GUPTA: Yes, it does. I mean, you know, the first question in a situation like this is exactly, you know, how is that the radiation getting from the plant into the water in this particular case, and you know, I think Jim also talking about this little bit -- the idea that, you know, does this indicate that there's been some sort of breach in allowing radiation to seep into the ground water? I don't know. I don't think people can say that for sure yet.

Again, that second result came back as normal. It's hard to piece that all together right now. There's just not enough information. I think testing is going to continue. But you're absolutely right. So, by those, say, mechanisms, could this also be getting into ground water that is used to irrigate crops? Could it be getting directly into the food supply? Could it be getting into the food supply and subsequently into the grain supply that's used to feed animals?

So, there's a whole chain of events which need to be analyzed. But again, that first source is radiation somehow getting out through some sort of breach beside just going into -- from this hydrogen explosion that we've been talking so much about. That's a question that needs to be answered.

YELLIN: Sanjay, Isha joining us, also again, in the conversation is Jim Walsh, our international security expert. And Jim, I want to ask you. It seems like there has just been a cascading series of horrors about this one plant in particular every time we check in and get more news developments it seems worse. The first bit of potential good news, I'm hearing, is this news that the power company there believes they might be able to connect a power line to the nuclear power plant and do what?

WALSH: Well, the idea of being able to get power means being able to run, if you get everything else to work, both running pumps that will get water into reactors that need cooling water so that they do not get too hot, and also, if you get a line of electricity and being able to run pumps at reactor number four and reactor number five and six if they're having problems with cooling the nuclear waste pond.

So, you need electricity. You know, right now, they're doing it manually. They're just pouring water in and then it burns off, and they have to pour more water in and pour more water in. The way it's supposed to work is that you have an electrical source that then provides electricity that pumps, that pumps the fresh water and circulates that cool water. That's, by far, the preferred outcome. Not trying to manually dump water in every, you know, periodically, over and over again.

So, the first step to doing that is being able to have electricity, but it's only the first step. Then, they have to put the rest of the pieces together to make it work.

SESAY: Sanjay, Isha here again. Let me ask you about your personal radiation meter. I know that you're keeping a very close eye on radiation levels around you. What is it showing now?

GUPTA: Well, it's sort of interesting. I woke up this morning, and you know, we've been wearing this over the last 36 hours now. And, I guess, somewhat interestingly, although it's important to contextualize this, my level has quadrupled over that period of time. Now, that is not normal, according to some of the folks that I've talked to and tried to really make sense of these numbers.

I'll give you the numbers for people who are paying attention, but it's 0.004 millisieverts. Now, that's not very much in the context of what people have been talking about, but it's more than normal. And so, quadrupling in the 36-hour period, obviously, is going to always, you know, raise some concerns, but again, I just want to say, be very careful here, because that's well below any kind of impact, any kind of level that would cause an impact on human health, but there's no question, I think, that's been confirmed now that the radiation levels in Tokyo, for example, they were saying up to 20 times normal yesterday.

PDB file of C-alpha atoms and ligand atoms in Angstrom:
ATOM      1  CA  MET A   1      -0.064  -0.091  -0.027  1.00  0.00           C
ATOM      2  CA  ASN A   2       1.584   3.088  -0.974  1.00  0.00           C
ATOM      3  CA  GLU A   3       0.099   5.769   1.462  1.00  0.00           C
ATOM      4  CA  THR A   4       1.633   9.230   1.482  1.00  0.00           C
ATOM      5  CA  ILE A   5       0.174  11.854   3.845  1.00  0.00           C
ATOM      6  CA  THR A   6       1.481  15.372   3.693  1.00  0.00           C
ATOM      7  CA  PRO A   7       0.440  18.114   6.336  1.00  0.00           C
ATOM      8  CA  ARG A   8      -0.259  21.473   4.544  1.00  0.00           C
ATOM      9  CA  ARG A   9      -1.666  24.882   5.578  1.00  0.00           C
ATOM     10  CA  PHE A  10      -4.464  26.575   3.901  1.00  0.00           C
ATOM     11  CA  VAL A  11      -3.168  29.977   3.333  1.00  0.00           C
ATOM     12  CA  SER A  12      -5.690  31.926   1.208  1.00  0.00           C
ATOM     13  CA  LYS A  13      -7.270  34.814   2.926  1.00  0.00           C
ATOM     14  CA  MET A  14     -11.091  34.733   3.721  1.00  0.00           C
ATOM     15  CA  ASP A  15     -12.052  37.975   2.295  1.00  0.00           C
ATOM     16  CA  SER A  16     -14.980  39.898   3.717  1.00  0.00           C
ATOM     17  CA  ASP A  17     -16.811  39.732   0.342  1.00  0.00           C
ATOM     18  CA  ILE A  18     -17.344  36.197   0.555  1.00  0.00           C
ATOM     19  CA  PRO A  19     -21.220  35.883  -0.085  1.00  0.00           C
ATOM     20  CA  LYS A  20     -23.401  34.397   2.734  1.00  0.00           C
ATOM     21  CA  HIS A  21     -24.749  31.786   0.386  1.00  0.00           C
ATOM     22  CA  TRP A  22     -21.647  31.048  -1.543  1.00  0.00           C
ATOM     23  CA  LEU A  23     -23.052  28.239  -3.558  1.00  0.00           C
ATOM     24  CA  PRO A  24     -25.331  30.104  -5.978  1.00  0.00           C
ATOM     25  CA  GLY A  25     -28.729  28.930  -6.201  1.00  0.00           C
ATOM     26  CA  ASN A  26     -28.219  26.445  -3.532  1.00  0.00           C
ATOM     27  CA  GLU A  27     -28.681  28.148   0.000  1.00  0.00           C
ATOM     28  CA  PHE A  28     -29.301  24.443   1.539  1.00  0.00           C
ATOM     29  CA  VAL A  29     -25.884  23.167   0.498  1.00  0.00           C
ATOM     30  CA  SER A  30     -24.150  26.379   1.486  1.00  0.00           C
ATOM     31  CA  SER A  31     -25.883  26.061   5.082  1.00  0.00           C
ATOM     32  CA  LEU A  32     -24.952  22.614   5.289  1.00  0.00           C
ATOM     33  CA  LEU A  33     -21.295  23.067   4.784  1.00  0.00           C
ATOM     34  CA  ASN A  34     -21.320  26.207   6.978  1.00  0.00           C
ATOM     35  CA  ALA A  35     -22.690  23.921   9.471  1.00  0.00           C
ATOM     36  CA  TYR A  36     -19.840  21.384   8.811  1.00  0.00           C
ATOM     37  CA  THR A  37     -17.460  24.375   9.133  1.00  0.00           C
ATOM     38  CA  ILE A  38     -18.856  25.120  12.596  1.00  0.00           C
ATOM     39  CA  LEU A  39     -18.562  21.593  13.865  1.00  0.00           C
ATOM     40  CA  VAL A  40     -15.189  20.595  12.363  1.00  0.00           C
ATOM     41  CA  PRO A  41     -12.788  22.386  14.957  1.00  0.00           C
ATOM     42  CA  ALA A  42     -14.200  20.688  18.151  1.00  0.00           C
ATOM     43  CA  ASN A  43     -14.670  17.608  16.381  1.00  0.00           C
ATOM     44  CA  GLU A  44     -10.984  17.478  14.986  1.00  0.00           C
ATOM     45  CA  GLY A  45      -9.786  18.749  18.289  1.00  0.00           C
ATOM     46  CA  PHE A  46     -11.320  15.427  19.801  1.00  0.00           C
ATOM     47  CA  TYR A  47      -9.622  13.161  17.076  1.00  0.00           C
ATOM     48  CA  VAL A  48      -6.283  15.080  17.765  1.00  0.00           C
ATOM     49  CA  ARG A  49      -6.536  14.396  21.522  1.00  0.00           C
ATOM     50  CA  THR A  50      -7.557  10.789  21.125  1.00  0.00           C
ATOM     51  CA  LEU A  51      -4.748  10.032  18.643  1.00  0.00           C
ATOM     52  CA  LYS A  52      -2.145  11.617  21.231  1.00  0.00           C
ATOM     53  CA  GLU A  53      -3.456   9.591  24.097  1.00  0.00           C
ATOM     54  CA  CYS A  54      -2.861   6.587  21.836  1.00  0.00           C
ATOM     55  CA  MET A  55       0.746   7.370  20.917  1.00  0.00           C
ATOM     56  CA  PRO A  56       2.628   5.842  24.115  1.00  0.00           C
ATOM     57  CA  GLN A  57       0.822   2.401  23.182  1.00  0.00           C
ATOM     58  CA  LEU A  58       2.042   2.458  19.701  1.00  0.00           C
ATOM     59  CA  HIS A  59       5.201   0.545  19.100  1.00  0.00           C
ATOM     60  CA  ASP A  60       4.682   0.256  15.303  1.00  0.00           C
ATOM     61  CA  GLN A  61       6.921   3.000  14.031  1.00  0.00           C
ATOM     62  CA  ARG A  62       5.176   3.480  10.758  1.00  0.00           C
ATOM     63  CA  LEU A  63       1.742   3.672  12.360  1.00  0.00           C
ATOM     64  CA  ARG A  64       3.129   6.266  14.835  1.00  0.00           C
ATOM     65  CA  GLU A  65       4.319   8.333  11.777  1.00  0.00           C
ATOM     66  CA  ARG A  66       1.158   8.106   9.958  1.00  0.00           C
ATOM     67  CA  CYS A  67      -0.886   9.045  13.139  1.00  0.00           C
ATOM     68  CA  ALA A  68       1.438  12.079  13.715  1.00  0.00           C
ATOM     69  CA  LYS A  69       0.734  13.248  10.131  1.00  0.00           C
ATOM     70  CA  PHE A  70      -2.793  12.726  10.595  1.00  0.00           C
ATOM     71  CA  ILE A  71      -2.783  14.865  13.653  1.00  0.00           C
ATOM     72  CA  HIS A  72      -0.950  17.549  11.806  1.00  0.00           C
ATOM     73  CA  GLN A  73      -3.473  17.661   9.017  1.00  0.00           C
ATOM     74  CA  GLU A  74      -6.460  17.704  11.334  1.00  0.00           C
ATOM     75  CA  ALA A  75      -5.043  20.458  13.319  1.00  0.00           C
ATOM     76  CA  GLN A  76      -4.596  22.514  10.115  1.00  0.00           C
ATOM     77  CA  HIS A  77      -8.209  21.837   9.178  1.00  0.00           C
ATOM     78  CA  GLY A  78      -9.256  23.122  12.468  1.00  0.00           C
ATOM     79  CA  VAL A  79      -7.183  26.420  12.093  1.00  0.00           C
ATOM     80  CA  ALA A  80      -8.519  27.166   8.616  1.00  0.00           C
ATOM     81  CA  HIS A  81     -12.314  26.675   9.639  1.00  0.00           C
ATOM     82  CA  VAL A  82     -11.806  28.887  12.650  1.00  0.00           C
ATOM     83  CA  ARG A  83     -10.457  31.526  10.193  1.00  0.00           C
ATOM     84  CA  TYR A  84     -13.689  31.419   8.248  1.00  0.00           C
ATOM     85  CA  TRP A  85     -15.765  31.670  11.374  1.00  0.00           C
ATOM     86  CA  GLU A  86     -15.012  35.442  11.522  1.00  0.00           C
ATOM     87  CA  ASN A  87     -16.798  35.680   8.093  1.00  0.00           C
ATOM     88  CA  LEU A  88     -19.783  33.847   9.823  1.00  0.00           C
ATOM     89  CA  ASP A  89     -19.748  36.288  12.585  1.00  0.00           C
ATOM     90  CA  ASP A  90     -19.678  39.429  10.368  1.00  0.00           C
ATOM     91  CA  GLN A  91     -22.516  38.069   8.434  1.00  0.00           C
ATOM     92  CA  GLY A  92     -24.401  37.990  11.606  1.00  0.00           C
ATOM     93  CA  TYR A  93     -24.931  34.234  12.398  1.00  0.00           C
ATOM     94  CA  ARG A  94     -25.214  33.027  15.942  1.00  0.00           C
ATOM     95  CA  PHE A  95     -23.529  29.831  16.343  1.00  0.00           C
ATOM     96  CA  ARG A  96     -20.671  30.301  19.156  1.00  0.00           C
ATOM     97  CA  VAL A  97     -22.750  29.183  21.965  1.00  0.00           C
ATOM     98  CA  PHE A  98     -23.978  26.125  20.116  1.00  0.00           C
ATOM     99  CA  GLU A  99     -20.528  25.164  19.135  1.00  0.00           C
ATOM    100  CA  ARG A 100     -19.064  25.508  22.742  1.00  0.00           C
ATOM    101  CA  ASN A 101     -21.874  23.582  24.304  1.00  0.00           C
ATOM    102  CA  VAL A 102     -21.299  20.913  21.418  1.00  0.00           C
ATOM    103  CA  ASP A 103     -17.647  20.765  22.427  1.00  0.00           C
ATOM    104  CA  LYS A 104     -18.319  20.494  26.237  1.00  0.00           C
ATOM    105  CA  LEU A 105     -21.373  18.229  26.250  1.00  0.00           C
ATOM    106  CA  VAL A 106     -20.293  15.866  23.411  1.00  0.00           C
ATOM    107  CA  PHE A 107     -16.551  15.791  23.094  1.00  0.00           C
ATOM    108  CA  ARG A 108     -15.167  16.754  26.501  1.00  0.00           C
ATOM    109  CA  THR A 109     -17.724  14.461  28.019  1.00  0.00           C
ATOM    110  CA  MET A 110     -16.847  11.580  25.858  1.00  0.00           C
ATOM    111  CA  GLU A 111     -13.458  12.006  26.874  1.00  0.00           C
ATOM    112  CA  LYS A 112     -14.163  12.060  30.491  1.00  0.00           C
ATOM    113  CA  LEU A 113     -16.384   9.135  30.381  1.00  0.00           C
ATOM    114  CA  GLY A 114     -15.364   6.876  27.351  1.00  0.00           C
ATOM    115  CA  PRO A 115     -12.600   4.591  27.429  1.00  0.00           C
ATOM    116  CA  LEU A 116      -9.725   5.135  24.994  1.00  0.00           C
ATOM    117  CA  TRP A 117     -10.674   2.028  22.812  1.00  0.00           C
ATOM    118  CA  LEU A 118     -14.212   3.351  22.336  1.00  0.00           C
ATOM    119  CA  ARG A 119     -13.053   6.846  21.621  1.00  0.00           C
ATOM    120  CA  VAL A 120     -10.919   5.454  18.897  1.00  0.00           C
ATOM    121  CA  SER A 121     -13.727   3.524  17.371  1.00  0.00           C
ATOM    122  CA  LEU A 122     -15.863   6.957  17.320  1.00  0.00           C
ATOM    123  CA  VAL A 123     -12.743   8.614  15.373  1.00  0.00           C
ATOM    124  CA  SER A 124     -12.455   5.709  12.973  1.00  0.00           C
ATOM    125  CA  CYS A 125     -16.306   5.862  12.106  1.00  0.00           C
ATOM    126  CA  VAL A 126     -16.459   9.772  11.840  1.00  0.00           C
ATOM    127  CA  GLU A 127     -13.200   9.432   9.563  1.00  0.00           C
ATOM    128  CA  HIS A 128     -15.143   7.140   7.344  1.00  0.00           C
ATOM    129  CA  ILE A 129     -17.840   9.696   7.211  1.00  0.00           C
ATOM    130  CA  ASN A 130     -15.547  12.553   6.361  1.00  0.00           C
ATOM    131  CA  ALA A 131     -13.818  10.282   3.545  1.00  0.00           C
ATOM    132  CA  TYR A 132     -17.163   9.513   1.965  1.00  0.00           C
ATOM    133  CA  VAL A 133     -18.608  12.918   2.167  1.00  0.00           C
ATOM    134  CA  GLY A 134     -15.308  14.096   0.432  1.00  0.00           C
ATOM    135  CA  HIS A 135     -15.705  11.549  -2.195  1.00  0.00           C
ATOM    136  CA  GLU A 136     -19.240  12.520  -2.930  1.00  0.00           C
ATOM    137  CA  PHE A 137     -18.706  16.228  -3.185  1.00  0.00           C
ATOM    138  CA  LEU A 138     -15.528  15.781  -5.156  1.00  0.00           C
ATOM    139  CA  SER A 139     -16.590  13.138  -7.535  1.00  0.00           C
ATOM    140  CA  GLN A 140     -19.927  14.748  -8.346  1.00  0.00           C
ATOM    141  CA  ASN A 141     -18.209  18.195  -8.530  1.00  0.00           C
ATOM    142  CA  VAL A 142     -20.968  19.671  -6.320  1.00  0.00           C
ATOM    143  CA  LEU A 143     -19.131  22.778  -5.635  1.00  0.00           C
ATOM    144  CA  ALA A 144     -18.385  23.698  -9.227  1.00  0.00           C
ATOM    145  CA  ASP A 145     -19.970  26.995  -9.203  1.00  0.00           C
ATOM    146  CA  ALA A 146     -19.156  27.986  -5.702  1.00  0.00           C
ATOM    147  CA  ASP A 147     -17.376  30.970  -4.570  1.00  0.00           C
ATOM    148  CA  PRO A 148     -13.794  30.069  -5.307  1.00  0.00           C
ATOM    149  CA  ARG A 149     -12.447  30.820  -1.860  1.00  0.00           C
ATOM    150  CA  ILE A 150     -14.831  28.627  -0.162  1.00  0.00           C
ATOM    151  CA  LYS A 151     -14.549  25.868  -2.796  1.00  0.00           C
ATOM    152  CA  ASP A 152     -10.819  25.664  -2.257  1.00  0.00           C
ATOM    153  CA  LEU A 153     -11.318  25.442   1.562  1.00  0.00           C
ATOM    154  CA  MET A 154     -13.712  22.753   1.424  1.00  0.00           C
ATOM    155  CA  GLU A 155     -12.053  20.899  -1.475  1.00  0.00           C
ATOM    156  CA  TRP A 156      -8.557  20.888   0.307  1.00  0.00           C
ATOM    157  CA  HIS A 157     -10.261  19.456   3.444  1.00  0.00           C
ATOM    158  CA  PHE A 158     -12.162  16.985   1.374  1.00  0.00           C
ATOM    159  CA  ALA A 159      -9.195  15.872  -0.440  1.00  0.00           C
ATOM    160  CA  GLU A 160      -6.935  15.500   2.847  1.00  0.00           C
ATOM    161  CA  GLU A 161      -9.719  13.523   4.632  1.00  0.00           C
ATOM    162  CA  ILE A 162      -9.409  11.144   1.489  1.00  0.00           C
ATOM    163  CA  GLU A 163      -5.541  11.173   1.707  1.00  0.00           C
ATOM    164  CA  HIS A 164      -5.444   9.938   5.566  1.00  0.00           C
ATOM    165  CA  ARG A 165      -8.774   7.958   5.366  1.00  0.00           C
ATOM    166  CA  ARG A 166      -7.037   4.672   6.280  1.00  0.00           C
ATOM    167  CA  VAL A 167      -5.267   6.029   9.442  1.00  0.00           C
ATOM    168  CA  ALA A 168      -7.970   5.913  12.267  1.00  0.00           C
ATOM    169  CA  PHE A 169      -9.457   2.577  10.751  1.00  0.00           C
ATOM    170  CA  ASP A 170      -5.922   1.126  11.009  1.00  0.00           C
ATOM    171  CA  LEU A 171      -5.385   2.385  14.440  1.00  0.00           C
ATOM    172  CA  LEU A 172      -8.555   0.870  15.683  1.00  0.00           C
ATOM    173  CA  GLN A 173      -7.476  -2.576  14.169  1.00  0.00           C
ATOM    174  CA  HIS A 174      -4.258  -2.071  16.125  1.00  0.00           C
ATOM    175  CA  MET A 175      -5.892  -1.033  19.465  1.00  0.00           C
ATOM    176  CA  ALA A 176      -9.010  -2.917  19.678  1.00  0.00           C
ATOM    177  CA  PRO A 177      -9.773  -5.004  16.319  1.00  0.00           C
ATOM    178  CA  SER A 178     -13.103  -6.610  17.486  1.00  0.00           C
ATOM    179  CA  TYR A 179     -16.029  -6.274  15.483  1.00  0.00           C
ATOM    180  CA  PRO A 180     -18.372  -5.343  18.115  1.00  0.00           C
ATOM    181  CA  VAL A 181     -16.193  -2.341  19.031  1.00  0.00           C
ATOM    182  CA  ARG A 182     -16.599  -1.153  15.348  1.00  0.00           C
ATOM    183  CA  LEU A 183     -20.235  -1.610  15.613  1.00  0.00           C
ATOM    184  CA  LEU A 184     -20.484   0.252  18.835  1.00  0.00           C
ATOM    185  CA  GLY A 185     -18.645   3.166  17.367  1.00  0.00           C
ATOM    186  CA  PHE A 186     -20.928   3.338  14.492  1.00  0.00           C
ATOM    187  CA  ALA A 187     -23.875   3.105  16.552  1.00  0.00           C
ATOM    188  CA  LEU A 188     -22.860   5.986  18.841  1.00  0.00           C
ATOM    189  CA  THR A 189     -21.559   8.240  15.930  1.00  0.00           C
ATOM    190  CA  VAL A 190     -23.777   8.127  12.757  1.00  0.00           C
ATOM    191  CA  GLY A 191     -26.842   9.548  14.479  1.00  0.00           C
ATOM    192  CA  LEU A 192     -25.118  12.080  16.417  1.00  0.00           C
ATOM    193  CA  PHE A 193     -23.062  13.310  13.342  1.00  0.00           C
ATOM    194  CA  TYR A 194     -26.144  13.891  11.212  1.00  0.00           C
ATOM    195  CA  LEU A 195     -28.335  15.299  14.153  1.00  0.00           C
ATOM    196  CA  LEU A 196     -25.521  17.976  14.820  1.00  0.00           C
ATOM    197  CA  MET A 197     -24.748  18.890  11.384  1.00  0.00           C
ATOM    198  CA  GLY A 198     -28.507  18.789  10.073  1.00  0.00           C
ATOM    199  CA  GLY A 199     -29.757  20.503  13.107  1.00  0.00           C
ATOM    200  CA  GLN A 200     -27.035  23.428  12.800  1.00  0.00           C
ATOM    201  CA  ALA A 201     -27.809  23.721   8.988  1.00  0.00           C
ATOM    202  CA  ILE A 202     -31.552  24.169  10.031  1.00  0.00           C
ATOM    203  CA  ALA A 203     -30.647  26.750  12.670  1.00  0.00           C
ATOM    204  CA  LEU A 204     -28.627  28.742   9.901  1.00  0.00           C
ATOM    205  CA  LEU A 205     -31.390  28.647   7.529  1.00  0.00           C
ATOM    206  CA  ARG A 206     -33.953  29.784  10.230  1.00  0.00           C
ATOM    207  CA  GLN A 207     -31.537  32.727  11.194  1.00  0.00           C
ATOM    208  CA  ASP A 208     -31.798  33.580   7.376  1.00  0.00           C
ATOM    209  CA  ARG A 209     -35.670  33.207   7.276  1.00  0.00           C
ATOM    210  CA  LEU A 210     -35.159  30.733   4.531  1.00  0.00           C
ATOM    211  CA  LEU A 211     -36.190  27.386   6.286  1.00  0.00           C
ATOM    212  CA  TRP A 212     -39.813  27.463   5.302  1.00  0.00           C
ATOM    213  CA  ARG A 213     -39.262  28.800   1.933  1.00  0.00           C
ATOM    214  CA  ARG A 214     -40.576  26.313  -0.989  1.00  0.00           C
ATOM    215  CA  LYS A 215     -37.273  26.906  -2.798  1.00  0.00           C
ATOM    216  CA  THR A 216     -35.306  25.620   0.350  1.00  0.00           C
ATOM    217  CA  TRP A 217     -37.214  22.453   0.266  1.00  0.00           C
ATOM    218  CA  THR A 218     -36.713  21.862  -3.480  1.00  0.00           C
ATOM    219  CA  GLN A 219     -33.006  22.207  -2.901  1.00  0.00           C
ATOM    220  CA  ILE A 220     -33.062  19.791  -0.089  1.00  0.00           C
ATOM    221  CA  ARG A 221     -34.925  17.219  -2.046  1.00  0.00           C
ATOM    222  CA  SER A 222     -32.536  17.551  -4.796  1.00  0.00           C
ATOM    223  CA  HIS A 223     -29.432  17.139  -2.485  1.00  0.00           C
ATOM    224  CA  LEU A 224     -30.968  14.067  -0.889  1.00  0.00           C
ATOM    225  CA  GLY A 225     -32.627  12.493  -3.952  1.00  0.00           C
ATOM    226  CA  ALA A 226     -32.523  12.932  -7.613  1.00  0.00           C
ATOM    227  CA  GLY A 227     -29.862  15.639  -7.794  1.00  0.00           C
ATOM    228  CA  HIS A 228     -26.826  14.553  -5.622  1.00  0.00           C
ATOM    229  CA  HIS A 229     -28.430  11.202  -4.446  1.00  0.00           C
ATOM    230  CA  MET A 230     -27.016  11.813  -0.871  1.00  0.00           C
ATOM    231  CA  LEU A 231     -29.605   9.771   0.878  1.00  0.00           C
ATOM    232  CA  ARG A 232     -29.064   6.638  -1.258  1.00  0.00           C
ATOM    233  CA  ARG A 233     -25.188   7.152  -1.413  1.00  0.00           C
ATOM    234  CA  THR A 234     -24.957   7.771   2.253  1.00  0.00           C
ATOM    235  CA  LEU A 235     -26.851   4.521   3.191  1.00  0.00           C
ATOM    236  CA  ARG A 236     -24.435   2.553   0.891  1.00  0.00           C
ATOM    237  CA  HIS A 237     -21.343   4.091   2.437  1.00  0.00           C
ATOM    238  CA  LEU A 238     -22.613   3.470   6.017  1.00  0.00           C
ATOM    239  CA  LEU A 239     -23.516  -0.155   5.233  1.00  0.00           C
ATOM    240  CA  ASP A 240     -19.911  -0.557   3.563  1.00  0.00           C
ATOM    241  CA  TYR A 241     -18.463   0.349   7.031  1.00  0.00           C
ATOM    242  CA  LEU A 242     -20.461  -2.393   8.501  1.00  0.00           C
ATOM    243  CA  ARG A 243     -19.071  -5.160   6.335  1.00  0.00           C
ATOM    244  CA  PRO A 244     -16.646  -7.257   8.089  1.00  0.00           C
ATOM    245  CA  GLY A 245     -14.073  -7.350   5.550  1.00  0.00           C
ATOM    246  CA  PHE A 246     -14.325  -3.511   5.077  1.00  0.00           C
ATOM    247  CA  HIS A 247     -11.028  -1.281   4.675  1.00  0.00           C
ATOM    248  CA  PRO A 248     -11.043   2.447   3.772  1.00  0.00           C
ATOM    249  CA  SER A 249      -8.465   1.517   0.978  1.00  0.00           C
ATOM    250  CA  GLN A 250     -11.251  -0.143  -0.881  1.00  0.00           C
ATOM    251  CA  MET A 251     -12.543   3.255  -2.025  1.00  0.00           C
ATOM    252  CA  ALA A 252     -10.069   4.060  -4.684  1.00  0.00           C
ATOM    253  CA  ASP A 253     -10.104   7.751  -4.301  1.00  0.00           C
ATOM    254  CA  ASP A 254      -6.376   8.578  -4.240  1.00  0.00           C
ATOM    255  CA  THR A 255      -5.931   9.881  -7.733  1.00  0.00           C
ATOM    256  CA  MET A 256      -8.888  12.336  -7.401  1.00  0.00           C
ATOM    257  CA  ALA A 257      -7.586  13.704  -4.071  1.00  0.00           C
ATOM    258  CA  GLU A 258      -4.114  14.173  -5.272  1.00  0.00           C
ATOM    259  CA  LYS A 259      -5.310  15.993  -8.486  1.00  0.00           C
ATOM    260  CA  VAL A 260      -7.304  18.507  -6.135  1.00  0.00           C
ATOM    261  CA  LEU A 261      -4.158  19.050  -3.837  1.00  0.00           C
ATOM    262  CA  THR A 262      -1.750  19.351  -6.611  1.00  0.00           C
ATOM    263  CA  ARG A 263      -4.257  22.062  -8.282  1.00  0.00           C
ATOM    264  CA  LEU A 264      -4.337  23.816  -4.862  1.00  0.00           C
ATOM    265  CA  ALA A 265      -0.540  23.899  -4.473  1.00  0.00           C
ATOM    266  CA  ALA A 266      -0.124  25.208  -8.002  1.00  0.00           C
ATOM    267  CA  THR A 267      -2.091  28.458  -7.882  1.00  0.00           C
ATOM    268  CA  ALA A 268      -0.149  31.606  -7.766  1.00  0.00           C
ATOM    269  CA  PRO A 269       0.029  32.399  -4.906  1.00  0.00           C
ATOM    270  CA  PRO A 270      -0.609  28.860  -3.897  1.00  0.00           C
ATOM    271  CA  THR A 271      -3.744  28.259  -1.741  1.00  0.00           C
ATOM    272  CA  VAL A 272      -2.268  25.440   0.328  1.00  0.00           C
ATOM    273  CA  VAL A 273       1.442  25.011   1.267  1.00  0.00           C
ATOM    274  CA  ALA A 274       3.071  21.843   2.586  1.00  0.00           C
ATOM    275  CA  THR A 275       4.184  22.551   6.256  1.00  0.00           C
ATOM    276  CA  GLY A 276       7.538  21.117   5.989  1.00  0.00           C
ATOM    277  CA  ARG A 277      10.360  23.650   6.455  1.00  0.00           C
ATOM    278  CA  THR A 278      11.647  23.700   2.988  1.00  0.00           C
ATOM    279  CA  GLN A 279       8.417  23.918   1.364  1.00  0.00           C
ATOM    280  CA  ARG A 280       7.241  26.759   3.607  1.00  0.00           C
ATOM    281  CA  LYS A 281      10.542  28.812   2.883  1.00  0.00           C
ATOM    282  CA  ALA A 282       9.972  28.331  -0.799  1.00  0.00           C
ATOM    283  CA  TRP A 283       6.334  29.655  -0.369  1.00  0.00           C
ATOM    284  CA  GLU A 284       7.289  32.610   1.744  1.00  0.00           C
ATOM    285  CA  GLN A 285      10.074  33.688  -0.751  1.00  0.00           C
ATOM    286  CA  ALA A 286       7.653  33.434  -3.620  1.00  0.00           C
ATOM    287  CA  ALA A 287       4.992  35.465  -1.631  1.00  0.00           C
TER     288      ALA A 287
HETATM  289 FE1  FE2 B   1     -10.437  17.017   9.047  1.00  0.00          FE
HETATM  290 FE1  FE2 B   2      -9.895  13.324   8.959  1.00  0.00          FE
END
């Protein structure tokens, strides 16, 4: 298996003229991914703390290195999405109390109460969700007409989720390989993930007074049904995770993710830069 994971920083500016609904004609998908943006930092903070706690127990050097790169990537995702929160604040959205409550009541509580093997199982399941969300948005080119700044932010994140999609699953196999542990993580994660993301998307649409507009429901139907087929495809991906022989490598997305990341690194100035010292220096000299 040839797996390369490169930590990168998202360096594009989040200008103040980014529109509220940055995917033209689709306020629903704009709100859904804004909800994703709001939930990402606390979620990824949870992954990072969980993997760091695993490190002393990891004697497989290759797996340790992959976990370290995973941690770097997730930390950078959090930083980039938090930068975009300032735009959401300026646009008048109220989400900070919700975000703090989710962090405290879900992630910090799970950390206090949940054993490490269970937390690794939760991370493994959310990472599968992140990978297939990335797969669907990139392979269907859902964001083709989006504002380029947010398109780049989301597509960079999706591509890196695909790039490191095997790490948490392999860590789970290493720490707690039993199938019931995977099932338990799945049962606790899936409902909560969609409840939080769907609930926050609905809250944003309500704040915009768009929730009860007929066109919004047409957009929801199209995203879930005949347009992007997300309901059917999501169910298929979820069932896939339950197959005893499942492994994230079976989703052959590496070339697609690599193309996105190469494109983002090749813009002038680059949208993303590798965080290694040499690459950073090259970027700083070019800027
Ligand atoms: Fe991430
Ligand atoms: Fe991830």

So, you know, the radiation levels are higher. So, the dosimeters are going to register that.

YELLIN: All right. Sanjay, thank you so much. Please stay safe. Jim Walsh, thank you again for joining us. We continue to follow the astonishing developments in this story. It looks like we might have some news coming in on it.

And also, on the other side of this break, Anderson Cooper joins us live from Japan. Stay with us.


YELLIN: More indications that Libyan leader, Moammar Gadhafi, is strengthening his grip on power. Lisa Sylvester is monitoring that and some of the other top stories in THE SITUATION ROOM right now.

Lisa, a lot happening in the world.

LISA SYLVESTER, CNN CORRESPONDENT: Yes, that's right, Jessica.

We have new video, in fact, from Libyan state television allegedly showing Gadhafi greeting supporters in the city of Misurata. Witnesses say Gadhafi's forces are bombing their way into the city adding, quote, "he doesn't care if all the people are dead by the end of the day." There is also heavy fighting in Ajdabiya, the last rebel stronghold before their base in Benghazi.

"The New York Times" says four of its journalists are missing in Libya, bureau chief, Anthony Shadid, reporter, Stephen Farrell, and photographers, Tyler Hicks and Lynsey Addario haven't been seen from since yesterday morning. The Libyan government forces tell CNN they have no information about them. In an e-mail to CNN's Ivan Watson on Monday, Addario called the Libyan fighting one of the most dangerous stories she has ever covered.

And a CIA contractor jailed in Pakistan since January is now free. Raymond Davis was charged with murder for the shooting deaths of two Pakistani men. He claims it was self defense. A lawyer close to the case says Davis was released after paying $1.4 million to the victim's families. Secretary of State Hillary Clinton says the money did not come from the U.S. government -- Isha.